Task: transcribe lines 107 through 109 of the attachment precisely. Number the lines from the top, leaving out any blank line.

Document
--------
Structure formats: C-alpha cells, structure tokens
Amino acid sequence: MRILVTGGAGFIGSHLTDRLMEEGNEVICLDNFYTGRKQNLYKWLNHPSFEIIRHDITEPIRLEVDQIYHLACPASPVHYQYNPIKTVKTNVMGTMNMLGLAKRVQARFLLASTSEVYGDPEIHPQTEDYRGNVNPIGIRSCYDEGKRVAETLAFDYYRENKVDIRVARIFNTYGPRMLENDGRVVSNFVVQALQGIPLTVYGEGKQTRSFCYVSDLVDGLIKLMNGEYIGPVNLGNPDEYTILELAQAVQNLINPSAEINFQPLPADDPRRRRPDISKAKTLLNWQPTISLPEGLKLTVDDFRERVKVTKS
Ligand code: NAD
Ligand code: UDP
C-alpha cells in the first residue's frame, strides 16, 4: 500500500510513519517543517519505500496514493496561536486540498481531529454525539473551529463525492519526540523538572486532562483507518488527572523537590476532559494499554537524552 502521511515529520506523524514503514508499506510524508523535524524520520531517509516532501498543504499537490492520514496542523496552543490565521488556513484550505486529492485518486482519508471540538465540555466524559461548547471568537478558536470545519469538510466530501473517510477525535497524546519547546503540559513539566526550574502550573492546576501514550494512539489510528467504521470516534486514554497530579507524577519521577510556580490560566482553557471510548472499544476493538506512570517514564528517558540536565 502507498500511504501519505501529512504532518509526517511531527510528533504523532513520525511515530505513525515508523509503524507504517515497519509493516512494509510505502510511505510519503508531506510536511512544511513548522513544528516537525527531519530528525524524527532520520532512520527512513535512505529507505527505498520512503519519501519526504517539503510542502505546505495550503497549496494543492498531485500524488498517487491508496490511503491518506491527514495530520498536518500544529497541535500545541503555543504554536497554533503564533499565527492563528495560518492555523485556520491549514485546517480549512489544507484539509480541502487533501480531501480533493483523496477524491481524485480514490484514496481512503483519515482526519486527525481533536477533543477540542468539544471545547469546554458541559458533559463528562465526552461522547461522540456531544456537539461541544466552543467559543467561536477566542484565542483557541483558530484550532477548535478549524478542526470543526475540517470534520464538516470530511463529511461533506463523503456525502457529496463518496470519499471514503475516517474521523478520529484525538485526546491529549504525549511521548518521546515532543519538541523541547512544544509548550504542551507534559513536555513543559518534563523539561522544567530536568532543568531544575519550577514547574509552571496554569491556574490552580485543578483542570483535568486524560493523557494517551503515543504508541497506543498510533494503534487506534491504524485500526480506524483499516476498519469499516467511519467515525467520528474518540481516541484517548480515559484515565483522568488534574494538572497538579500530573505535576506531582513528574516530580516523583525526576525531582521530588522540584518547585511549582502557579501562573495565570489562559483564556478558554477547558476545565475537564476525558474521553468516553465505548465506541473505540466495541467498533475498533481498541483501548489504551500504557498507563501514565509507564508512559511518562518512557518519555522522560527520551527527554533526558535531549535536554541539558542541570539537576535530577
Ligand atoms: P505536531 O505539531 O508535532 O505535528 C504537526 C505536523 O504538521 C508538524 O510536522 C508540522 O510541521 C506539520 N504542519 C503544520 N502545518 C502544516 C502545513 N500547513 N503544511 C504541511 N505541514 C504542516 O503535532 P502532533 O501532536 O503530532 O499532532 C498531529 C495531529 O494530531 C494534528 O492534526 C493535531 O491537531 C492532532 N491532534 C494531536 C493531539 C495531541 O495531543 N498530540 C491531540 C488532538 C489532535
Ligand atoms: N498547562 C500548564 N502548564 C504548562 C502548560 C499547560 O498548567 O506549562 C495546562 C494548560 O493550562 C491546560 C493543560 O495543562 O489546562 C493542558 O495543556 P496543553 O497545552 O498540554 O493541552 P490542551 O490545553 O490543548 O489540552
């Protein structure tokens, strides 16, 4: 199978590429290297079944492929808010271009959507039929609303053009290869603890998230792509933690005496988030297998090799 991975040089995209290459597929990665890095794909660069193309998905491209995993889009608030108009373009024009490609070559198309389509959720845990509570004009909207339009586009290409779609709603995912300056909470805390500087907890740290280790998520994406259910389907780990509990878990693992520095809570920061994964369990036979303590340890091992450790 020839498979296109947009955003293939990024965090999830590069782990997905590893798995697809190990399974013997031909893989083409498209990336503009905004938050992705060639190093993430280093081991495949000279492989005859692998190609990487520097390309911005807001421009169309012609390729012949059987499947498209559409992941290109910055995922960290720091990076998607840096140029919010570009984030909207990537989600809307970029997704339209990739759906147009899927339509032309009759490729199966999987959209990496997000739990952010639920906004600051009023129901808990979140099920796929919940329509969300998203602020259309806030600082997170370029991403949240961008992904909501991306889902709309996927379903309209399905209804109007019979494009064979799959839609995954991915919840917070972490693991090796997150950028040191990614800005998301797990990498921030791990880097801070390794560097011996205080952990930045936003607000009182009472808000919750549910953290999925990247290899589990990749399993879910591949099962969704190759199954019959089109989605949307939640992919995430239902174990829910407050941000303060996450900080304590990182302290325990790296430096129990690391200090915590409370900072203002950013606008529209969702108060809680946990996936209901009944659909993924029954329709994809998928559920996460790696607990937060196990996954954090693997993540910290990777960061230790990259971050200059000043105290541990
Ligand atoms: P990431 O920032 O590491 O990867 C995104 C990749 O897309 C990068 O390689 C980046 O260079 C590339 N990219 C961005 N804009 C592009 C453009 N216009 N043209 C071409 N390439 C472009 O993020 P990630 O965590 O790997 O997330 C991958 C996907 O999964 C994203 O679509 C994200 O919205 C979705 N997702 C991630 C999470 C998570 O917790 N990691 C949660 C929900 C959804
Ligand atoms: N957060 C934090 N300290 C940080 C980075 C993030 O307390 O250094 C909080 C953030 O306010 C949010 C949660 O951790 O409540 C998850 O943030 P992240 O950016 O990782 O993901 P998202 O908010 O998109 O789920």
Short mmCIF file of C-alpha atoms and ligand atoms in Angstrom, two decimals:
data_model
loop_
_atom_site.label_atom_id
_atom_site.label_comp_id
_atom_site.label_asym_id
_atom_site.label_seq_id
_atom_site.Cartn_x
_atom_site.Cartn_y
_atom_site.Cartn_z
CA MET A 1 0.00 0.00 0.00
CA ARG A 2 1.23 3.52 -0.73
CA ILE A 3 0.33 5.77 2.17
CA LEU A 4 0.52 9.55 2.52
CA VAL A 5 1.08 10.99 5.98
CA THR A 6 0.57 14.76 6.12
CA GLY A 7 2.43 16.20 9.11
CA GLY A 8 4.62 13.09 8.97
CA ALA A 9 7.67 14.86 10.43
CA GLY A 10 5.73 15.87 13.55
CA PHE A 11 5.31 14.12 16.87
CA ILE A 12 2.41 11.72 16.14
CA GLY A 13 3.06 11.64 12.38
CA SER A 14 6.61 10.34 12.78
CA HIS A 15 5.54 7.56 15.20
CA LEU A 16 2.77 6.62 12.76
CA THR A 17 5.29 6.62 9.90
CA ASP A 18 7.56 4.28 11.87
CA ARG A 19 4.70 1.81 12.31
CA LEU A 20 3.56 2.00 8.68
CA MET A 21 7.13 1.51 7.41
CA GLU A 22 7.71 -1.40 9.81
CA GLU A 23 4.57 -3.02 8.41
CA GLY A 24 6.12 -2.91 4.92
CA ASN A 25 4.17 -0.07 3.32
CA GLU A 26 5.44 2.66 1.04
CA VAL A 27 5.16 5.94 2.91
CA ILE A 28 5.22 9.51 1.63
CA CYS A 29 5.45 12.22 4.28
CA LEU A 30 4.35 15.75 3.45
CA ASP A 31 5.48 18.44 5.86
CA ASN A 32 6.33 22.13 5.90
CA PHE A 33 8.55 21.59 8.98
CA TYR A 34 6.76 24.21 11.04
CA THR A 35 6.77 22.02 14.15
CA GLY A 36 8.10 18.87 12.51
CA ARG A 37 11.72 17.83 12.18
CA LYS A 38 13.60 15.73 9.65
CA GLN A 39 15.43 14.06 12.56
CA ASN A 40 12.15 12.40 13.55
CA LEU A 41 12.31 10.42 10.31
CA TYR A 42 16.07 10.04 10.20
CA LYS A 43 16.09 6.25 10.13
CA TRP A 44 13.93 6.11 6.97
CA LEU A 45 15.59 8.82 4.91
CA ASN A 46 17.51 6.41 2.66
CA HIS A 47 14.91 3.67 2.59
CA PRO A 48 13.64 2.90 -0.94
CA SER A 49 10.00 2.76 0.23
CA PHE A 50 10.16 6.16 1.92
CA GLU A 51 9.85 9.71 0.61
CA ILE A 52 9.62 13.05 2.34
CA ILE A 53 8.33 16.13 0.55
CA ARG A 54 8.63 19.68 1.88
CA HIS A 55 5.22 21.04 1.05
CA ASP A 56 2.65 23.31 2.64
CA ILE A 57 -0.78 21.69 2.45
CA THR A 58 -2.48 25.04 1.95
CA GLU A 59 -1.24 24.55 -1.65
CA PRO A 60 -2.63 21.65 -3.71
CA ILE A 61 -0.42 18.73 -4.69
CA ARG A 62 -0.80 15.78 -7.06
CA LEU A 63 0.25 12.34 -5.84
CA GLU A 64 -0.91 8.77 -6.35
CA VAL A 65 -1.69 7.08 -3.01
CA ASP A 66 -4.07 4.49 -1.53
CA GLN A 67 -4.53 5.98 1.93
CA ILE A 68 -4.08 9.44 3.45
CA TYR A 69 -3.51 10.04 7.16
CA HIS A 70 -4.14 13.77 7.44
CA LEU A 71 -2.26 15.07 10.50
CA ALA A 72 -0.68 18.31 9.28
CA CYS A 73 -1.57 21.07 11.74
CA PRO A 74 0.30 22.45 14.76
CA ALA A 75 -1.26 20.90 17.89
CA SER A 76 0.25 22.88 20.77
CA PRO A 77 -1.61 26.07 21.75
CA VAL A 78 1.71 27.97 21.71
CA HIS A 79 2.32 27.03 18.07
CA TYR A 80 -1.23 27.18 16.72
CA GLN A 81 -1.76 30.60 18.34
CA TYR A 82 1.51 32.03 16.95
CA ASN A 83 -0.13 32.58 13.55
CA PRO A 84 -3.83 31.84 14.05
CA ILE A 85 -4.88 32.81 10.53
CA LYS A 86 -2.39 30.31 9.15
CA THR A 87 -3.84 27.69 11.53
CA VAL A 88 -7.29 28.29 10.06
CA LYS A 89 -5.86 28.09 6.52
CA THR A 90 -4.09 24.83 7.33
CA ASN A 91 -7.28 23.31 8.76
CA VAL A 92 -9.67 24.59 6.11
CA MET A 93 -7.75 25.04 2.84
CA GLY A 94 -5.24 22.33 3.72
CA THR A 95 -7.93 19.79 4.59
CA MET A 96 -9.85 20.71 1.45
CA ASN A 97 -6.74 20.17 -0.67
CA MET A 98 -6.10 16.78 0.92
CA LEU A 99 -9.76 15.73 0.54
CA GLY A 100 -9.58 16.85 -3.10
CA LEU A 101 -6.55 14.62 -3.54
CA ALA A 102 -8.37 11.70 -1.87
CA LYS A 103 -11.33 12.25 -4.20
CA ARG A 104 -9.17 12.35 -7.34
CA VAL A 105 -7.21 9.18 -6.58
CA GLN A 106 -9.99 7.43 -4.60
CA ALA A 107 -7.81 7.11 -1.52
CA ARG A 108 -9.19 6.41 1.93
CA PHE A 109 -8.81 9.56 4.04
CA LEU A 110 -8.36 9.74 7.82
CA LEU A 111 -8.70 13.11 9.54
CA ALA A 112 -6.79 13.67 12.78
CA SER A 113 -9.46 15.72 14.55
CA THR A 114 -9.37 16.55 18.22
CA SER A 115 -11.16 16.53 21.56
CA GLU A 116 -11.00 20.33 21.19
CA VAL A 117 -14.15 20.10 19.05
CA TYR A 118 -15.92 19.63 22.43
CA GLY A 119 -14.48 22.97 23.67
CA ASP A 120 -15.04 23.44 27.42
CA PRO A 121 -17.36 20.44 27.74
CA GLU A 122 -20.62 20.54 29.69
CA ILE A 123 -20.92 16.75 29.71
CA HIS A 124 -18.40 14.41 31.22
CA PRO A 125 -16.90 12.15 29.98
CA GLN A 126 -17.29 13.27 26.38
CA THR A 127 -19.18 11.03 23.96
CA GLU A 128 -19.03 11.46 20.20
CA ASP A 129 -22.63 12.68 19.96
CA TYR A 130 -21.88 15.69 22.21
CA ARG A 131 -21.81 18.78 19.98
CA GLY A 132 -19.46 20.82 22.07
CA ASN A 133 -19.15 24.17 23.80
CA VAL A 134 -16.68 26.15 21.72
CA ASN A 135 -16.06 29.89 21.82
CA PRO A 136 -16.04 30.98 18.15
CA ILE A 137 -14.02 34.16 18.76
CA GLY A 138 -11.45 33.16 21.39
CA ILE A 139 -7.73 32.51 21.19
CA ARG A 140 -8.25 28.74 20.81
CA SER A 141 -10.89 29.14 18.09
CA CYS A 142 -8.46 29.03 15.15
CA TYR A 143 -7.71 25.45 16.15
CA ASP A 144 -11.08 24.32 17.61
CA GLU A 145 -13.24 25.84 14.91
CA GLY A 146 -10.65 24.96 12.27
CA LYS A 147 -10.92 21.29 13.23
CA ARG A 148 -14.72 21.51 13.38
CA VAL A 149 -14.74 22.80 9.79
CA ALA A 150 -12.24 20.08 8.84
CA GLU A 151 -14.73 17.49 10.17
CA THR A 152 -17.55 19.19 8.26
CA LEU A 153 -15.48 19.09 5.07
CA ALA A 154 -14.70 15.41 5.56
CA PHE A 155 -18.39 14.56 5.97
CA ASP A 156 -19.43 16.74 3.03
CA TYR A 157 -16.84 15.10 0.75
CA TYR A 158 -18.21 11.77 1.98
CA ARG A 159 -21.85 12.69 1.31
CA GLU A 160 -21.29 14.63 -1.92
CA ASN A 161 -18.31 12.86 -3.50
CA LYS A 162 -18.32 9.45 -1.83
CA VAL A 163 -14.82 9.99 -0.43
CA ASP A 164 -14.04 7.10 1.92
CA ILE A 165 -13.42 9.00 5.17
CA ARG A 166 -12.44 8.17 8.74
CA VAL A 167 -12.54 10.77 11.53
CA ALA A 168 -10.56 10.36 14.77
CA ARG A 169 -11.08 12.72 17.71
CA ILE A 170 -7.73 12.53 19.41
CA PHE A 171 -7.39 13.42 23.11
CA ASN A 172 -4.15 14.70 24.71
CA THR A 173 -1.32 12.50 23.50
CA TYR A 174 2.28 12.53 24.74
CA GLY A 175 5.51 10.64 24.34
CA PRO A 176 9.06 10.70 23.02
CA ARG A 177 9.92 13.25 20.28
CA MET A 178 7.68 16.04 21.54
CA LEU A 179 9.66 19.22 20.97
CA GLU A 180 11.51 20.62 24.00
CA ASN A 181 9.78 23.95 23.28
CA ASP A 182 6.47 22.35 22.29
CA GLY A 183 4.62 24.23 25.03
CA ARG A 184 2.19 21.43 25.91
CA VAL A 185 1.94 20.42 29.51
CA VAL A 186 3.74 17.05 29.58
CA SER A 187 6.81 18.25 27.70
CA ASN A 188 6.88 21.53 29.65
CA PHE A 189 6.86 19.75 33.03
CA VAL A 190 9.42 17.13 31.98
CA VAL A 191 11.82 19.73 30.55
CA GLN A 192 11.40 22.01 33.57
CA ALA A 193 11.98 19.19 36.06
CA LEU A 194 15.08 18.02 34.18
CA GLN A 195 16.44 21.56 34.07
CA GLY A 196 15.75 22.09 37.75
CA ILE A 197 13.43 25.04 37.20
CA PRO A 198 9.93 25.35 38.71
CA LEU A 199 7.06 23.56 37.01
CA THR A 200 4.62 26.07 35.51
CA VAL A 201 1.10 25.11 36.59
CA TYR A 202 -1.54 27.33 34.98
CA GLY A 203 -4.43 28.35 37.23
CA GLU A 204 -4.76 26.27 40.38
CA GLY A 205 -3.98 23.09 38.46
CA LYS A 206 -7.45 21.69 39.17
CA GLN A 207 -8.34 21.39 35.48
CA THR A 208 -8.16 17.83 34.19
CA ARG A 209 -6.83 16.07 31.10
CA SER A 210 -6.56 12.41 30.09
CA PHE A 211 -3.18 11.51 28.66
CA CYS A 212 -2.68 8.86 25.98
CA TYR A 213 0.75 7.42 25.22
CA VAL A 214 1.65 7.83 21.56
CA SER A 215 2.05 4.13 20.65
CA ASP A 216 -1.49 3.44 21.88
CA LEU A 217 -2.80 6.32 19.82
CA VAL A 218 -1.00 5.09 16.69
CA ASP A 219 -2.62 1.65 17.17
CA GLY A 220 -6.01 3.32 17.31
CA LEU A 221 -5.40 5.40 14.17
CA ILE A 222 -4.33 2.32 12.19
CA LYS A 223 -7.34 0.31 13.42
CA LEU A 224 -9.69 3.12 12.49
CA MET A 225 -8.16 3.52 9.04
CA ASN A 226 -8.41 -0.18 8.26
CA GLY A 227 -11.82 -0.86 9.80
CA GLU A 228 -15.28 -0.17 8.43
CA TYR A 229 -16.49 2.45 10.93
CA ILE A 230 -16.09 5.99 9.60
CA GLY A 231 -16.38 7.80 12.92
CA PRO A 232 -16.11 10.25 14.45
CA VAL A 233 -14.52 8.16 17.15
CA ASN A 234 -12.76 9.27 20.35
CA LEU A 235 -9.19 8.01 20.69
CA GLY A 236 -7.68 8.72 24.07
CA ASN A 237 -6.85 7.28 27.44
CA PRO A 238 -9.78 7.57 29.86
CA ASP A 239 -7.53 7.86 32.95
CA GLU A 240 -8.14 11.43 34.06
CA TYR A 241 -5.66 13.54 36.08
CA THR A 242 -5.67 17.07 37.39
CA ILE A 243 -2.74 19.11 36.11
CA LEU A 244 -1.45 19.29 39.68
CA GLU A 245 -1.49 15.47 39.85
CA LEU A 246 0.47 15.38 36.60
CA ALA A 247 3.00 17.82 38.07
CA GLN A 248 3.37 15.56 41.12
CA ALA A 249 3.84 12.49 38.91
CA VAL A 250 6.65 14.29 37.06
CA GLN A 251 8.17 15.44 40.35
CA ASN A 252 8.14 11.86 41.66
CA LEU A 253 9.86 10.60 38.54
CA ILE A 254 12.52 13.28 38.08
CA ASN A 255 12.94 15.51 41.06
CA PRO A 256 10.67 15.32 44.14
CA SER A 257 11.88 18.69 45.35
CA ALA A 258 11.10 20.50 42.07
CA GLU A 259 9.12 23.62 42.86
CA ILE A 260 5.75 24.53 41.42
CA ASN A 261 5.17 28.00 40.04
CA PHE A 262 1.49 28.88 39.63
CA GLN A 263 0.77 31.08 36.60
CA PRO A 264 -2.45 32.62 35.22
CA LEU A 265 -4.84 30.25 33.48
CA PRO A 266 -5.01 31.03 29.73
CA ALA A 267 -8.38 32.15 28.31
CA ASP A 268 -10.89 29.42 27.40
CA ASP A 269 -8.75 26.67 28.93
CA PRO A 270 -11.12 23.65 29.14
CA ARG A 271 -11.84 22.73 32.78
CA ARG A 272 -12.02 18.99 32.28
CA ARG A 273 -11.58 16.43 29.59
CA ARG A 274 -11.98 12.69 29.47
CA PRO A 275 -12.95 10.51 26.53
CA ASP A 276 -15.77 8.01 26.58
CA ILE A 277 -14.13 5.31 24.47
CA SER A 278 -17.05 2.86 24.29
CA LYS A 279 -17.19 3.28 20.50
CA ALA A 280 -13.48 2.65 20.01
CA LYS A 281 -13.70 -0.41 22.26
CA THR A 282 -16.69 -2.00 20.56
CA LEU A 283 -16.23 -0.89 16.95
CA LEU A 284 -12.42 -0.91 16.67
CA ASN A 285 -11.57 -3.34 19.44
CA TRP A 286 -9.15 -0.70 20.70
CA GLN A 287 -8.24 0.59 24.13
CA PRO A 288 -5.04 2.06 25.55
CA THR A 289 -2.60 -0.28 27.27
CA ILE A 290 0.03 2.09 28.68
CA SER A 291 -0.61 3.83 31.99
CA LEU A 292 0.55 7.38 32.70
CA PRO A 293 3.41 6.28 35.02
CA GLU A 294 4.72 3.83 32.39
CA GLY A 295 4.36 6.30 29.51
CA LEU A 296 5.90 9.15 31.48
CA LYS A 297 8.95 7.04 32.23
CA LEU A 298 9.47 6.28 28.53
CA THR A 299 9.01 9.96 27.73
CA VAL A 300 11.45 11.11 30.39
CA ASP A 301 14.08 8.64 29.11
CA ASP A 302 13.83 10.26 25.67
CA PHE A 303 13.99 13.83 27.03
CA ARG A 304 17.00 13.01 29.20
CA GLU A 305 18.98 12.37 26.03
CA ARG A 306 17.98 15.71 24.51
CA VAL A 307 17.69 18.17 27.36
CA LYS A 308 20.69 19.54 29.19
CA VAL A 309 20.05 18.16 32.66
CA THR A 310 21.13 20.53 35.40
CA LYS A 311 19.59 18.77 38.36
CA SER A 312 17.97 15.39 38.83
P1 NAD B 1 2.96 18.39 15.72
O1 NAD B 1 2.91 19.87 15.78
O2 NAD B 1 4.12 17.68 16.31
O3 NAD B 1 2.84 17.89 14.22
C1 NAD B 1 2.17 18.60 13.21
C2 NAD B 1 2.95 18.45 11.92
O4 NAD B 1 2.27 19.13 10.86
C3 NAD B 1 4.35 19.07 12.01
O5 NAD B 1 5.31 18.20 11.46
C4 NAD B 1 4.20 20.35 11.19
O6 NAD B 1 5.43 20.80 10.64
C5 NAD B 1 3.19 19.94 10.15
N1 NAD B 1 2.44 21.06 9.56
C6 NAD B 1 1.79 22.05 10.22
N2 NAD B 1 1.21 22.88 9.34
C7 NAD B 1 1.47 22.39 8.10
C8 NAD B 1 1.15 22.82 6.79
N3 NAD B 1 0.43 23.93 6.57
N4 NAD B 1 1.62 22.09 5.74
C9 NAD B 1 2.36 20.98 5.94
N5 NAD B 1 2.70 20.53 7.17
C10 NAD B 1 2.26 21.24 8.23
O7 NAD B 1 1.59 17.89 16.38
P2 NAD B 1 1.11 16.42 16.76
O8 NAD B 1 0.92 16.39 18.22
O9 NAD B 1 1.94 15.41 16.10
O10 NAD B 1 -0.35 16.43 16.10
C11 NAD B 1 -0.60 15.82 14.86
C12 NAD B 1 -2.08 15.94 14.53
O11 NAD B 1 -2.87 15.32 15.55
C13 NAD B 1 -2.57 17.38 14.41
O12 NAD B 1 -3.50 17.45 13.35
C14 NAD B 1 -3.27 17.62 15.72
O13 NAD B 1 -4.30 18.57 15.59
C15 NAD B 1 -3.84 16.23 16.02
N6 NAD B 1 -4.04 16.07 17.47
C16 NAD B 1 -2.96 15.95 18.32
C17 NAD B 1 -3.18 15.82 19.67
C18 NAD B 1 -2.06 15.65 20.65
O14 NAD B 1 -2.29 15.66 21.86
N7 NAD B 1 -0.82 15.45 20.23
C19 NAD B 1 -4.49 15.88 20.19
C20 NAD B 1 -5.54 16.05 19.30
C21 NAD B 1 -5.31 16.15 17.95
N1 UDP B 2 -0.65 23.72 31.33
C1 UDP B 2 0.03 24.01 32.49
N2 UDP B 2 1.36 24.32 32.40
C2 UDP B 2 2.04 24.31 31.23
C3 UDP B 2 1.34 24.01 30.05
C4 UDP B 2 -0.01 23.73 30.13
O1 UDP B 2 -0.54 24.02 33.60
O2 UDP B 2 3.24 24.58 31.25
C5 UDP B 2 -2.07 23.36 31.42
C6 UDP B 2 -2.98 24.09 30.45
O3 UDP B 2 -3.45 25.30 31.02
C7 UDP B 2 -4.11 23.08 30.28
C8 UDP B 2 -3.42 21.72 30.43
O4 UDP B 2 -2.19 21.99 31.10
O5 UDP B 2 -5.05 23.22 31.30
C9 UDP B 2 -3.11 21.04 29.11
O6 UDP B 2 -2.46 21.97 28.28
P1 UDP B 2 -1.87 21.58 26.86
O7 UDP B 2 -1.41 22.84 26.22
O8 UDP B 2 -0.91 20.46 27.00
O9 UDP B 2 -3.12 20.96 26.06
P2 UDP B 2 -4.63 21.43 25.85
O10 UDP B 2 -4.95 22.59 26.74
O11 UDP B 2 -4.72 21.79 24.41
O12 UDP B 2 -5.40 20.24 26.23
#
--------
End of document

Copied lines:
CA THR A 87 -3.84 27.69 11.53
CA VAL A 88 -7.29 28.29 10.06
CA LYS A 89 -5.86 28.09 6.52